Just when Lockdown 1 began I’d started to think about the acknowledgements I would include at the front of my new book, The Dissolution of the Monasteries. A New History. Already I had a long list of names in mind.
Then the implications of a complete suspension of research life became clear. Campus and library were closed, and for long weeks there was no prospect of access to the office where I keep most of my academic books. Now I faced the task of completing the final edit of the book and finding 30+ illustrations with all of the usual resources – British Library and its imaging studio, National Archives, regional archives, Inter-library Loan – shut down for the foreseeable future.
I’ve lost count of the times over this past year that well-meaning people have said to me: ‘Of course, for the kind of research you do, I imagine it’s not so bad because pretty much everything you need is online!’. Er, pretty much not, in fact. Even the medievalist with an interest in Britain’s abbeys, cathedrals and other well-documented foundations will find that open-access sources are thin on the ground, despite the best efforts of Internet Archive to dig up long-forgotten nineteenth-century editions.
But what is free-to-access online is an extraordinary community: even via organisations’ official homepages and, of course, Twitter, Facebook, Instagram, personal blog sites and good, old-fashioned email. As all the familiar avenues remained closed off my relationship with this virtual network was steadily transformed.
Now that the long disruption to research facilities is coming to an end, and a visit to the BL promises to be a little less like buying a ticket to the Glastonbury Festival, it is worth marking how the virtual world has helped research to carry on.
I was able to reach archivists at city and county heritage centres – for example, London Metropolitan; Hereford – who were only too glad to lift the gloom of their reader-free search rooms for a moment to snatch a phone image of that one Dissolution deed I’d been counting on before research facilities were closed off.
Contact through the homepage of the Isle of Man Natural History & Antiquarian Society connected me to the intrepid Dave, whose DM told me he would take advantage of the empty roads to catch the last mail plane of the day to be sure that hard-to-find monograph on Rushen Abbey (Mannishter Rushen) – the last Cistercian house of all to fall (in June 1540) – was in my hands by the next day. Parcelforce presented it to me the next morning at 10am.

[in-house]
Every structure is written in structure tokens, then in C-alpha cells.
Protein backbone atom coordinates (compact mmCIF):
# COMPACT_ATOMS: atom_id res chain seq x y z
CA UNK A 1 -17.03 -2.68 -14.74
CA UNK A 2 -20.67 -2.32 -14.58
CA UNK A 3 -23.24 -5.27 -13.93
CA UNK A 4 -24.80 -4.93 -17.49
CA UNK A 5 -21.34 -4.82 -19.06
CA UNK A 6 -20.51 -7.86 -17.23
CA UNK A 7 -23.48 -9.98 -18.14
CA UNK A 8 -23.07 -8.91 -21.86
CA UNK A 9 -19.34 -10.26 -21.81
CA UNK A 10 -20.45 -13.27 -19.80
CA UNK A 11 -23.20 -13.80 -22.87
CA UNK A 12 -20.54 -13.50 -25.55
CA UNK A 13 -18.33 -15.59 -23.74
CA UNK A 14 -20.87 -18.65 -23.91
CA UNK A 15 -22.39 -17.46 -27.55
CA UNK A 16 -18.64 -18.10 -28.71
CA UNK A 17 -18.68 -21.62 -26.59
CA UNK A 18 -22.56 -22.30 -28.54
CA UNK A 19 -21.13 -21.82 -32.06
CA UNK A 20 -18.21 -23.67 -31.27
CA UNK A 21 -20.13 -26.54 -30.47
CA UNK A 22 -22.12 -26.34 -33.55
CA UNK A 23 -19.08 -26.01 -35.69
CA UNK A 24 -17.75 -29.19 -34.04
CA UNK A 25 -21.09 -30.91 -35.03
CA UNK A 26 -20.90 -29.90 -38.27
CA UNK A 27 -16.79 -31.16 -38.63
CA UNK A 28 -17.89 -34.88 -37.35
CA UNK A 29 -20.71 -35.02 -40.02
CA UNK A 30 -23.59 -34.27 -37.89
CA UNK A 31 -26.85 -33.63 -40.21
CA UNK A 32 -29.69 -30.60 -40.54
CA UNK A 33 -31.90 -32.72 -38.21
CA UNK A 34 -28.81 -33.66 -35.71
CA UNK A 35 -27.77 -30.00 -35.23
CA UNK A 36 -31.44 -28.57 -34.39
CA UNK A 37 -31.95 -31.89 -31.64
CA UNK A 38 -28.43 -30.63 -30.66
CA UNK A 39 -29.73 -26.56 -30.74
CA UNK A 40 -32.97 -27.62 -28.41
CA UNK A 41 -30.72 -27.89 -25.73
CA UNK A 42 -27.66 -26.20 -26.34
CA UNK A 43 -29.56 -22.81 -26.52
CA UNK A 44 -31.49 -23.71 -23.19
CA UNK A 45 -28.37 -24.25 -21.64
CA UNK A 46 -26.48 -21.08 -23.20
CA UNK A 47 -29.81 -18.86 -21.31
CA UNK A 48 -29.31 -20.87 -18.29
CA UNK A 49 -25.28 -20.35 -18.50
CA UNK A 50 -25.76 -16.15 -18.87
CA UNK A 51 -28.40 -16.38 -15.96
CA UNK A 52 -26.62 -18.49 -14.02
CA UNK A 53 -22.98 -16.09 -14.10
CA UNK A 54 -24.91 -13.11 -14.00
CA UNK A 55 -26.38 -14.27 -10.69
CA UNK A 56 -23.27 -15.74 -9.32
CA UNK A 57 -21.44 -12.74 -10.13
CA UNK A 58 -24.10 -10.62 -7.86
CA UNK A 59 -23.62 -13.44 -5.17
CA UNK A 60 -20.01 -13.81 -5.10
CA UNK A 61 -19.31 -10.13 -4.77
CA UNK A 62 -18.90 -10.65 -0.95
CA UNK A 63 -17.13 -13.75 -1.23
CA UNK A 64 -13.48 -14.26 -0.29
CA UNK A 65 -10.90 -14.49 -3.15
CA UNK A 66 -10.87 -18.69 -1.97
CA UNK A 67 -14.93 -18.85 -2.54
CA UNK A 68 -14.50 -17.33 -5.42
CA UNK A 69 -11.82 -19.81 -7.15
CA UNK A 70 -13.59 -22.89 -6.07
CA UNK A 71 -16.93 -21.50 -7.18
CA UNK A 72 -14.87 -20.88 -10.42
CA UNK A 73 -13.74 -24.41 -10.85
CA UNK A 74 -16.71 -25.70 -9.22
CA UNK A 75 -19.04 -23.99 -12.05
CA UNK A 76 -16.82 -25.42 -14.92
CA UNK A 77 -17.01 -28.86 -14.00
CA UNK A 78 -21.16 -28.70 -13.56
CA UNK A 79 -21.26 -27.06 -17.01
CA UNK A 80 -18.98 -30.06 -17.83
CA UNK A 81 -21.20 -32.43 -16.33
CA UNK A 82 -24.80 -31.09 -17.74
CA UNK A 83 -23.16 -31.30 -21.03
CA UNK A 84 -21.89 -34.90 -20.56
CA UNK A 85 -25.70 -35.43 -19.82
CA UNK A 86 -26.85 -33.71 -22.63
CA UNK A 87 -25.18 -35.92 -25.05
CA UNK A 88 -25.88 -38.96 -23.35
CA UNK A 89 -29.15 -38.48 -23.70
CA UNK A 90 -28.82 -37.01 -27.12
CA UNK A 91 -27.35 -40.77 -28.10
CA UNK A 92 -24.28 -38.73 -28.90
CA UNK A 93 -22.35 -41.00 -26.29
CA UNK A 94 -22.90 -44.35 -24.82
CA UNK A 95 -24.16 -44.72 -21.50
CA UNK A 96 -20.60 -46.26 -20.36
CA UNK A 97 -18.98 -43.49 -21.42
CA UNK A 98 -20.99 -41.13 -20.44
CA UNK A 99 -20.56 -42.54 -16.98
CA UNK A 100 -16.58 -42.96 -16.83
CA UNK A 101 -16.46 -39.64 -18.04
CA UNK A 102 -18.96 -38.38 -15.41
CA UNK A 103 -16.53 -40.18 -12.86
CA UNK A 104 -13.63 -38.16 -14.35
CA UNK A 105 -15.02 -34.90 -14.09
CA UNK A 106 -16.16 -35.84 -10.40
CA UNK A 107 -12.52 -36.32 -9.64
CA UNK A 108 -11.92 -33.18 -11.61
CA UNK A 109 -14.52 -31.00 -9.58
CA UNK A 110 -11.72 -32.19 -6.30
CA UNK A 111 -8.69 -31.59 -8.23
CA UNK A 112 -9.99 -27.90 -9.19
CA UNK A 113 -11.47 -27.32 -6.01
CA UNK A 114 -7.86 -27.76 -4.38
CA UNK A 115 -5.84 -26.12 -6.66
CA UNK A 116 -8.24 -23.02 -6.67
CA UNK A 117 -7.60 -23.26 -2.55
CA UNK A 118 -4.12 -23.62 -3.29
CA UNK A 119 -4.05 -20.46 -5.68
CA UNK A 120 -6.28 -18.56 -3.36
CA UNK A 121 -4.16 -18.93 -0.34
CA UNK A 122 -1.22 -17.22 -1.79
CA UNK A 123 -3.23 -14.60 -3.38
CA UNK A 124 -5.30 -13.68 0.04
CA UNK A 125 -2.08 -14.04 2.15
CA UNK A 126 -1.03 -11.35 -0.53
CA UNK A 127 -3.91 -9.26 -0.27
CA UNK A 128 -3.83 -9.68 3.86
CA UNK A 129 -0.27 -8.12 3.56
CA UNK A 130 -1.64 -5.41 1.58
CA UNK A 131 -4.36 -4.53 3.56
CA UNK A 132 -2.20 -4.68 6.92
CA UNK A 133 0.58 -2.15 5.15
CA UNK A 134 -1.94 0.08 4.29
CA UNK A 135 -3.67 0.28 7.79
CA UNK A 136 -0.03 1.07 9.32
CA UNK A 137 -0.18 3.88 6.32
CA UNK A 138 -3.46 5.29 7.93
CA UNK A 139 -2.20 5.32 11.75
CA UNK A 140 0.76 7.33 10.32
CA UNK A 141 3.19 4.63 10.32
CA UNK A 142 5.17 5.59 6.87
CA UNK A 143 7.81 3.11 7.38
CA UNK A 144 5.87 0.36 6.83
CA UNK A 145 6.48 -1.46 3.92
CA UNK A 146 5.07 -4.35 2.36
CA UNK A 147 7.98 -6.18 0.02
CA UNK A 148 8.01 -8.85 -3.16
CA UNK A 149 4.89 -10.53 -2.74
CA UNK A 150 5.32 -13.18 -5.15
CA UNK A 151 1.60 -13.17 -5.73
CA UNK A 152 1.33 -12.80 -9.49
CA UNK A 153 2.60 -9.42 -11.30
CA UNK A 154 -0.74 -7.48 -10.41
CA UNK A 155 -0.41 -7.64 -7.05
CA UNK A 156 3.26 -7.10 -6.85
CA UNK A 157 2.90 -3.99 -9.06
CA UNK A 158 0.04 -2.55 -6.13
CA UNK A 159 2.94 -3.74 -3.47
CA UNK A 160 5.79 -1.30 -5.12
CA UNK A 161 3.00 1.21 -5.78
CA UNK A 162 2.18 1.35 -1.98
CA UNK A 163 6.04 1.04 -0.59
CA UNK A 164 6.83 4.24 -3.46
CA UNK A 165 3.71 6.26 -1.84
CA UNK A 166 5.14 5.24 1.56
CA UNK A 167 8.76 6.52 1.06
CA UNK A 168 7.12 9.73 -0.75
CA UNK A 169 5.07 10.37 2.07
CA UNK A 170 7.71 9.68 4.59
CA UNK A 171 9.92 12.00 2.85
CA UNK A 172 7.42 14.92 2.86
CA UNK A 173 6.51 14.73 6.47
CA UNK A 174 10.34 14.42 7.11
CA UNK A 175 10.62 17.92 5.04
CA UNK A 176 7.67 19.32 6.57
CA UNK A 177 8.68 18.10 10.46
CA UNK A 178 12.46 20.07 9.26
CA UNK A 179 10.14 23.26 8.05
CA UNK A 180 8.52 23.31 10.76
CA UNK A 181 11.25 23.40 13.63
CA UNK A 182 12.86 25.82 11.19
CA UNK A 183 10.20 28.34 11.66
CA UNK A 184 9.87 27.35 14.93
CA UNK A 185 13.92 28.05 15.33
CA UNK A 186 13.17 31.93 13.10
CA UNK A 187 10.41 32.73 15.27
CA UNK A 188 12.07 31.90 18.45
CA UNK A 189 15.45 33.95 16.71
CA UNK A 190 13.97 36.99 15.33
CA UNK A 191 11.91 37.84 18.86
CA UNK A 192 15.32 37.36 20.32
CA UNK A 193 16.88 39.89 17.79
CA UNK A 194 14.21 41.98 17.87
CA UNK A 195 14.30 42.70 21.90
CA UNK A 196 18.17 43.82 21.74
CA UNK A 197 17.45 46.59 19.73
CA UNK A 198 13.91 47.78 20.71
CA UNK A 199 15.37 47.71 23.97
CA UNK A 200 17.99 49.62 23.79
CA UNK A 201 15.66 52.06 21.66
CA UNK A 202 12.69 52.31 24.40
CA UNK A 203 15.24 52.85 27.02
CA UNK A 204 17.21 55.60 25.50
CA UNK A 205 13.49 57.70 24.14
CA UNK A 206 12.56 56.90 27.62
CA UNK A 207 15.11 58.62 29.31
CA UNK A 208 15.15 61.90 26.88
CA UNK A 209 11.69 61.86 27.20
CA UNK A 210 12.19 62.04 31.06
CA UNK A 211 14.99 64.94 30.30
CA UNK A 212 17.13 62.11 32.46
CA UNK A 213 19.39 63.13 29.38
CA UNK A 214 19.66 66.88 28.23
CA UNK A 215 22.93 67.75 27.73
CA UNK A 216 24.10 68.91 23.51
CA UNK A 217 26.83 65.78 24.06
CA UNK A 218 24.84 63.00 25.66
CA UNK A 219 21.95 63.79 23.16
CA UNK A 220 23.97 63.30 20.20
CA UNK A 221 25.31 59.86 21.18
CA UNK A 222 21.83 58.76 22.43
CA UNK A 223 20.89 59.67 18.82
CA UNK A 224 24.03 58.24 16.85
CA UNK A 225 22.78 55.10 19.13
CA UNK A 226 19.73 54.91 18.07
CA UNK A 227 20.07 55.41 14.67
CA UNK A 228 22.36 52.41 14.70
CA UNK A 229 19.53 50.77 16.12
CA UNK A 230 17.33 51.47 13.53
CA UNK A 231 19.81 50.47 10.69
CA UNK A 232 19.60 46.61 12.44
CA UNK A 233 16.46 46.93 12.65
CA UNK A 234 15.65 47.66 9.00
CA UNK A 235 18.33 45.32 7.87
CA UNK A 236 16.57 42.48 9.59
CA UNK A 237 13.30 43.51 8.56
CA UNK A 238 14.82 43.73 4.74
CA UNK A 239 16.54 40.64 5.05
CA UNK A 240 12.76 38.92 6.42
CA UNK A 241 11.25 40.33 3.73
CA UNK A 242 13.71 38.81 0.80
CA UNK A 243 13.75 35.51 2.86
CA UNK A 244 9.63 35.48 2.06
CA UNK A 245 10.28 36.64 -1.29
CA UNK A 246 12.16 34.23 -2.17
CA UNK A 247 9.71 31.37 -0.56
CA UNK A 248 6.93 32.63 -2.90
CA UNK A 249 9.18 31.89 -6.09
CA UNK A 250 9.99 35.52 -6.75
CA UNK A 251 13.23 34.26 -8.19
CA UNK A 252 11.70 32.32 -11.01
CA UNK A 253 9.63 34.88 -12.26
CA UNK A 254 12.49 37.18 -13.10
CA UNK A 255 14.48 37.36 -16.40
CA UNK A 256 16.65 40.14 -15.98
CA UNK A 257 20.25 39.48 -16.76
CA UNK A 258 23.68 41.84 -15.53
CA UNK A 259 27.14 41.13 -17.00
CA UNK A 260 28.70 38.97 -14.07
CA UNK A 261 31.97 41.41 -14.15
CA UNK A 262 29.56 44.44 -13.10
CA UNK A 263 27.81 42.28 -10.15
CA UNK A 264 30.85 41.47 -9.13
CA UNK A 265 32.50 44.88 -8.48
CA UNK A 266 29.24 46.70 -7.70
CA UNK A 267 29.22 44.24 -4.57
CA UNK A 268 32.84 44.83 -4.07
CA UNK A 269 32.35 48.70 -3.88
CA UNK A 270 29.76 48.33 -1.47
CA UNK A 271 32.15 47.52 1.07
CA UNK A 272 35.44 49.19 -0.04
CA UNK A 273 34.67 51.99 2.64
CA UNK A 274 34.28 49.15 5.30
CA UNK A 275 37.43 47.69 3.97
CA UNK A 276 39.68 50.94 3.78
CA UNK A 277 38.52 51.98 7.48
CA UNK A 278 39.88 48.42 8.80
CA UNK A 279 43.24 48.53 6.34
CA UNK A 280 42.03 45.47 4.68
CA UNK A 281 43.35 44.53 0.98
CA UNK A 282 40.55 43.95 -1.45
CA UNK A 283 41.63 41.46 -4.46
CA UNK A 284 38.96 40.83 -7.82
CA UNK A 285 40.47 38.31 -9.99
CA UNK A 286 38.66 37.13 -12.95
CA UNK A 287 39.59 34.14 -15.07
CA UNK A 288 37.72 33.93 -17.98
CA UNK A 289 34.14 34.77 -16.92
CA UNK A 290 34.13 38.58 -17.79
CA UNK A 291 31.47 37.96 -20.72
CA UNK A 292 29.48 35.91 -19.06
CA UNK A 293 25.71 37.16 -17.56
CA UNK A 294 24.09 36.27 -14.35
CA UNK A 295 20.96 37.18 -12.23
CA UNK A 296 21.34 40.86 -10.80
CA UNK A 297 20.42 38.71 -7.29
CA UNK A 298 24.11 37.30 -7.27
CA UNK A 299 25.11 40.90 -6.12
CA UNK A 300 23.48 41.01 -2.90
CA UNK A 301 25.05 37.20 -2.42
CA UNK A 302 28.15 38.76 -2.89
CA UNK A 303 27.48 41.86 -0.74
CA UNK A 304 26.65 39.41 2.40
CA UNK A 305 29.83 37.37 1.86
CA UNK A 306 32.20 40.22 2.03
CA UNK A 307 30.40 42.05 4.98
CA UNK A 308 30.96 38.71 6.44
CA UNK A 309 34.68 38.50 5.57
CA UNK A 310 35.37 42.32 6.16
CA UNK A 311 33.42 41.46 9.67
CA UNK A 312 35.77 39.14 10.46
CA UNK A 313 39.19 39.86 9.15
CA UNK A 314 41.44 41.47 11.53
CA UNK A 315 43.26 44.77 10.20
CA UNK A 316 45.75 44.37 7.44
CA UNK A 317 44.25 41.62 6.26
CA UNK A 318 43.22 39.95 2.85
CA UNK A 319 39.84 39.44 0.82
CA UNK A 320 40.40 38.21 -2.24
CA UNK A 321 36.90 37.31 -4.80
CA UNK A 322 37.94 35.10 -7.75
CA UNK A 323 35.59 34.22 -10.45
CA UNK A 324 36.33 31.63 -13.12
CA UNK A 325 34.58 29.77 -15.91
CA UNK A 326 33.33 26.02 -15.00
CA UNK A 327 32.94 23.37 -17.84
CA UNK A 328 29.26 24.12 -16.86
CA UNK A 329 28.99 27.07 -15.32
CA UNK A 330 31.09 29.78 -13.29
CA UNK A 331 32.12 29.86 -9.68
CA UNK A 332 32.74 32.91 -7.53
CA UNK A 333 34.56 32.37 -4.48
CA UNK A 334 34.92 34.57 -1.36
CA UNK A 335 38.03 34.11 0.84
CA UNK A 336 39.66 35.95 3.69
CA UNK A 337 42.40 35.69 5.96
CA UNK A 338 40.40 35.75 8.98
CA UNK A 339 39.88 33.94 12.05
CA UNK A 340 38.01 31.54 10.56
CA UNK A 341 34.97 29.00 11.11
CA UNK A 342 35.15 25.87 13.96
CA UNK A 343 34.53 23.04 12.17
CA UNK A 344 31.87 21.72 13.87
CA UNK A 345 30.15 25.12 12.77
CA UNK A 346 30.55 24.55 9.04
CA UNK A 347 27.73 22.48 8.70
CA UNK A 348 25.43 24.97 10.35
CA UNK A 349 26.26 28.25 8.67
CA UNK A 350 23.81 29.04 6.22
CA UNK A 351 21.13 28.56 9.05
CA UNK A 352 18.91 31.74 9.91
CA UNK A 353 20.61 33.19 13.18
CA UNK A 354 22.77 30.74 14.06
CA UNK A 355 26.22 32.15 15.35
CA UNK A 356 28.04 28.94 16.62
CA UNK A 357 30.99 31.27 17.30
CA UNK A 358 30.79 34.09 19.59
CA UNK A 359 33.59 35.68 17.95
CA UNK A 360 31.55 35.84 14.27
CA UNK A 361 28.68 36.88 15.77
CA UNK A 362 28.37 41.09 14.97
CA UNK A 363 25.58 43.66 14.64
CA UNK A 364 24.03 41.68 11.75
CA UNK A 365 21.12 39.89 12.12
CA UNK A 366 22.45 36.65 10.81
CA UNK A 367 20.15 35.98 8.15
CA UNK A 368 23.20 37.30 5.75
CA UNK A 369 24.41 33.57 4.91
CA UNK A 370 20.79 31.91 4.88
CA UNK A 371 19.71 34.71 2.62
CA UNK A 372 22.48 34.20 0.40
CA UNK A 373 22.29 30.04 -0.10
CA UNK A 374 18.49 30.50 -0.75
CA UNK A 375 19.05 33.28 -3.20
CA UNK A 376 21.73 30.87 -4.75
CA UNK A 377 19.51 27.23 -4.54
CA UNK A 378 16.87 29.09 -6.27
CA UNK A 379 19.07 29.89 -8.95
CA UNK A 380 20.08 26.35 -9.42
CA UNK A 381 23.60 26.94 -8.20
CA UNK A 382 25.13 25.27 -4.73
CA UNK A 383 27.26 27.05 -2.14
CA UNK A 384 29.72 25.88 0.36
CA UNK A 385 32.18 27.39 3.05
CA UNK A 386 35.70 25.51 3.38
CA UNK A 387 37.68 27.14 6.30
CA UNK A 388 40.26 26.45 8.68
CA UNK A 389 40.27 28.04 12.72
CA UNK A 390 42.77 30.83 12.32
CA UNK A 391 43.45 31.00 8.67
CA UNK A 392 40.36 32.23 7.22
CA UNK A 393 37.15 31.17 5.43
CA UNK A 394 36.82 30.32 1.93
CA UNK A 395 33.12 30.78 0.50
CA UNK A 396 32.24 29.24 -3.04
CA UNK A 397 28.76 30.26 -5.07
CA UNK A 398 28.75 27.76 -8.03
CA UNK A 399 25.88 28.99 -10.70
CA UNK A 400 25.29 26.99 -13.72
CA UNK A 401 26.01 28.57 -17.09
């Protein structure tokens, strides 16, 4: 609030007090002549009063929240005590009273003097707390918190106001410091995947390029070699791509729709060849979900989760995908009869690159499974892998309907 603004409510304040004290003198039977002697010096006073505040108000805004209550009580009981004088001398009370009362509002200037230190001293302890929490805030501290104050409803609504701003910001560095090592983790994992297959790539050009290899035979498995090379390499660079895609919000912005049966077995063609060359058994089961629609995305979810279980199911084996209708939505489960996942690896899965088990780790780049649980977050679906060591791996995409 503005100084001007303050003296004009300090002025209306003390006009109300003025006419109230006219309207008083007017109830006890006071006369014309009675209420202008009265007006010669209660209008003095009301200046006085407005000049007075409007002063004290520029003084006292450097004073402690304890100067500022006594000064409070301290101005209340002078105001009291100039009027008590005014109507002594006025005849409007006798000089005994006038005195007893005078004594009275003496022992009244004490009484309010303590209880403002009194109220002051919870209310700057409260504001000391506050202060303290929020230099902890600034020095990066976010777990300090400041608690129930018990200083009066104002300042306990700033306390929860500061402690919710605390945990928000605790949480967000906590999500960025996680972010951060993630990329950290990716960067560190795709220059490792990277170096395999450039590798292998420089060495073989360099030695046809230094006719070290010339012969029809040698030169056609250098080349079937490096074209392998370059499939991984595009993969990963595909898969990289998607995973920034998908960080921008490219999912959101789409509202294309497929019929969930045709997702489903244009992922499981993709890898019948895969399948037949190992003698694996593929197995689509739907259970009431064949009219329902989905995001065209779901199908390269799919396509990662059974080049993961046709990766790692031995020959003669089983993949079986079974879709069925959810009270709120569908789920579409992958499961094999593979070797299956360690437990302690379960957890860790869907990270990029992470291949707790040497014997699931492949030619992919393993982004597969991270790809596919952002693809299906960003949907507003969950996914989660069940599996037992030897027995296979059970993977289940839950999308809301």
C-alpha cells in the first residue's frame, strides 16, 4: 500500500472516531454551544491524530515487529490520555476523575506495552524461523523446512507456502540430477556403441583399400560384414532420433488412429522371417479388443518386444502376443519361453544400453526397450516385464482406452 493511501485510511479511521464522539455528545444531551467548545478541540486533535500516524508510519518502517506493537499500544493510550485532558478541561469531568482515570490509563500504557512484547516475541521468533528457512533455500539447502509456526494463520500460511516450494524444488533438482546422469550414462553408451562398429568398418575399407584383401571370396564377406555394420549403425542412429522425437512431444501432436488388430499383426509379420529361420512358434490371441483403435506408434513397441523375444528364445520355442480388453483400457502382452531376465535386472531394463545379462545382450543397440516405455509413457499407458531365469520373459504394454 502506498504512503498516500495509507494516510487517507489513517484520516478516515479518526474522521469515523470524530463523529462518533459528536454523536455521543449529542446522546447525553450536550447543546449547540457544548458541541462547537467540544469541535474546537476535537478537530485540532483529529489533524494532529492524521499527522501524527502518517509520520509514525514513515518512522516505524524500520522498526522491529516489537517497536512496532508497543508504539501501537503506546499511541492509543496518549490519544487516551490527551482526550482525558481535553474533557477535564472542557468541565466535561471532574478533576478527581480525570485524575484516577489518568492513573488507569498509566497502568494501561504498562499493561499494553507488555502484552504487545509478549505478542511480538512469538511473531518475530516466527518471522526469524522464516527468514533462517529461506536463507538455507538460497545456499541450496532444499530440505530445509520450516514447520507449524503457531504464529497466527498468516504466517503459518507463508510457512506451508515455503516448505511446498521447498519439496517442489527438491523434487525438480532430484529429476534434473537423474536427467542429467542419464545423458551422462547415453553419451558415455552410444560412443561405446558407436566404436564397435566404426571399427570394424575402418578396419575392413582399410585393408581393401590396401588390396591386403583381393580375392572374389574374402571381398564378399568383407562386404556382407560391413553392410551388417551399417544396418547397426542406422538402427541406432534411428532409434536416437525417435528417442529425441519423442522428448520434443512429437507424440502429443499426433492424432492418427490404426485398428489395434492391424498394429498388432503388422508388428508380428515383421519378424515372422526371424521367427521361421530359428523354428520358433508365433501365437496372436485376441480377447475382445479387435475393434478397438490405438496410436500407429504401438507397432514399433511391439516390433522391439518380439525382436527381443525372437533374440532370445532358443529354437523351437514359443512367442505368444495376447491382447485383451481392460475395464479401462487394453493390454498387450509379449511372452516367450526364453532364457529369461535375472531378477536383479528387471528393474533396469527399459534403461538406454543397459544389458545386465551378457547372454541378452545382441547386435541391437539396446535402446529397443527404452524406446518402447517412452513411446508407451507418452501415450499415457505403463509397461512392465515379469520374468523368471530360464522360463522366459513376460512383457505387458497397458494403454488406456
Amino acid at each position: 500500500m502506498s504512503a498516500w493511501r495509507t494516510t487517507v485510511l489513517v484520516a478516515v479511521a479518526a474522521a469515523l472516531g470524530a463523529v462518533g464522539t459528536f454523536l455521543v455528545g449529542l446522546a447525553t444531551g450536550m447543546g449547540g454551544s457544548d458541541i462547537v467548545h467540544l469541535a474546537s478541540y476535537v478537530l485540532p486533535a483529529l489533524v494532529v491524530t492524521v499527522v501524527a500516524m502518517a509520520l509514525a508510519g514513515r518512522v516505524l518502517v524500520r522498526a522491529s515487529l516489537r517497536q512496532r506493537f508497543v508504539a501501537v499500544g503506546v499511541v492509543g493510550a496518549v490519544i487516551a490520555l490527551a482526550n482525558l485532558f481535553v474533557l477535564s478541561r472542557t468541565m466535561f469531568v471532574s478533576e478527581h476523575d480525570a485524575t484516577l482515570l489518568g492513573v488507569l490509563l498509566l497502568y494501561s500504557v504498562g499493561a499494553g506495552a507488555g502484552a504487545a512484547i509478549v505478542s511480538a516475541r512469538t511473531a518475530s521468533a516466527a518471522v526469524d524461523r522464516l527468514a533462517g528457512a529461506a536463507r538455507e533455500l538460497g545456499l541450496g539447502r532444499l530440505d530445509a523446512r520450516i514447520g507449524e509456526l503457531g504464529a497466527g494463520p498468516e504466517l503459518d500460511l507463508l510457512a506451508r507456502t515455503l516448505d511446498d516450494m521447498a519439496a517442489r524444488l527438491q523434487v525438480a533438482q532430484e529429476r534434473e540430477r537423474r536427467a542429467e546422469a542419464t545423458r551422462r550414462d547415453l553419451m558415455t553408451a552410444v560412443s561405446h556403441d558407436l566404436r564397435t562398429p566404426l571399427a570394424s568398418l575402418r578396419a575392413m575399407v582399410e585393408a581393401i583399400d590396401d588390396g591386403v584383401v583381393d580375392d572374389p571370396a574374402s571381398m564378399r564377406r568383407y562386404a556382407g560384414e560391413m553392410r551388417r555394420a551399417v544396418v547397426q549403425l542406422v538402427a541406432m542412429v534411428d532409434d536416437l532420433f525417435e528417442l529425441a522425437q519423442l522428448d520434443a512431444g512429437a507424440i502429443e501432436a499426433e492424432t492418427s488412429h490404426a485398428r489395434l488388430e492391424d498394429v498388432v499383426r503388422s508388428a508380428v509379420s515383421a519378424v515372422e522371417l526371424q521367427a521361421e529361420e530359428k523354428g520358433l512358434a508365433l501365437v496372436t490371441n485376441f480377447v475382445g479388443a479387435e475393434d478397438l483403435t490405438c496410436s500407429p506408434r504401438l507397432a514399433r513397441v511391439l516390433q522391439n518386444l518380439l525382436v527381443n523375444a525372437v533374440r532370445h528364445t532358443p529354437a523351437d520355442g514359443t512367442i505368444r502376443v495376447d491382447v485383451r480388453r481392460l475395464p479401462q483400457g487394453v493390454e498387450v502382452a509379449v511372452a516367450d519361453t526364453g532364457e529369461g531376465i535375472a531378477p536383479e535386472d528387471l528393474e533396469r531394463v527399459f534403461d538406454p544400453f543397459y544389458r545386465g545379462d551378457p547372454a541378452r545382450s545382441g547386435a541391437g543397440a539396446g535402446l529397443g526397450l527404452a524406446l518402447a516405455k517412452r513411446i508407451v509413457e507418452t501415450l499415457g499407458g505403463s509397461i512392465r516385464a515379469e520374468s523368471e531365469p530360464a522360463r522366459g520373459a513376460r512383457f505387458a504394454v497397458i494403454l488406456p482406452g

The lively virtual noticeboard of the tiny village of Dingley, Northamptonshire (a population of 194) put me in touch with Tony, keyholder of All Saints parish church, who generously agreed to redirect his one permitted period of outdoor exercise, open up the building and capture in close-up the beautiful memorial brass of Ann Boroeghe, former nun of St Mary’s Priory, Clerkenwell. She settled there after the Dissolution, apparently attracted by traditional sympathies of the new proprietor of the old Hospitaller Preceptory nearby.
Parish churches scarcely had a chance to consider even a partial reopening before Lockdown 3 but a post on the Vicar’s page of St Peter and St Paul, Dagenham, brought another against-the-odds plan from the verger, Steve, to follow the maintenance men into the building to take some fine IPhone images of the Urswick family brass, which, perhaps uniquely, shows the eldest daughter at the head of her sisters, in the habit of her nun’s profession. The patriarch, Sir Thomas Urswick (d. 1479), was Recorder of London and Chief Baron of the Exchequer and father of thirteen.
These ‘drop-everything’ responses and publication-standard photos were far more than I expected; and then I stepped into the middle of another network: Flickr. Of course, Flickr’s members are instinctive illustrators: they document their professional and personal lives in picture albums. They also like to show and share their talents. From across the community, they responded rapidly to my strange requests for very specific viewpoints of this gatehouse and that tomb effigy with wonderful images that spoiled me for choice. Very soon, the book’s illustration slots were all filled; and the quality was immeasurably raised. The last plate of all in the book is a Flickr close-up of the cadaver image of William Weston, Prior of the Hospitaller’s principal priory at Clerkenwell, the last leader of the medieval religious orders to be toppled by crown. It was said that he died on the very day that the congregation’s properties were seized by parliamentary statute.
My research address book and browser bookmarks are a good deal more diverse than they were twelve months ago. The book is about to appear (publication date, 12 October). The acknowledgements page has more than doubled in length. Research of this kind can continue under pandemic conditions, but like so much of life in Lockdown, it is a matter of people, not things.
I can’t wait to get my own copy of James’s book. It promises to say goodbye to ‘the last degenerate years of the monasteries in England’ [Eileen Power] and to provide a fresh and complex analysis of the religious houses in their final period. In addition, when the fuel runs out and the supermarket shelves are empty, James is clearly the man to turn to for ideas on how to surmount any obstacle and get things done!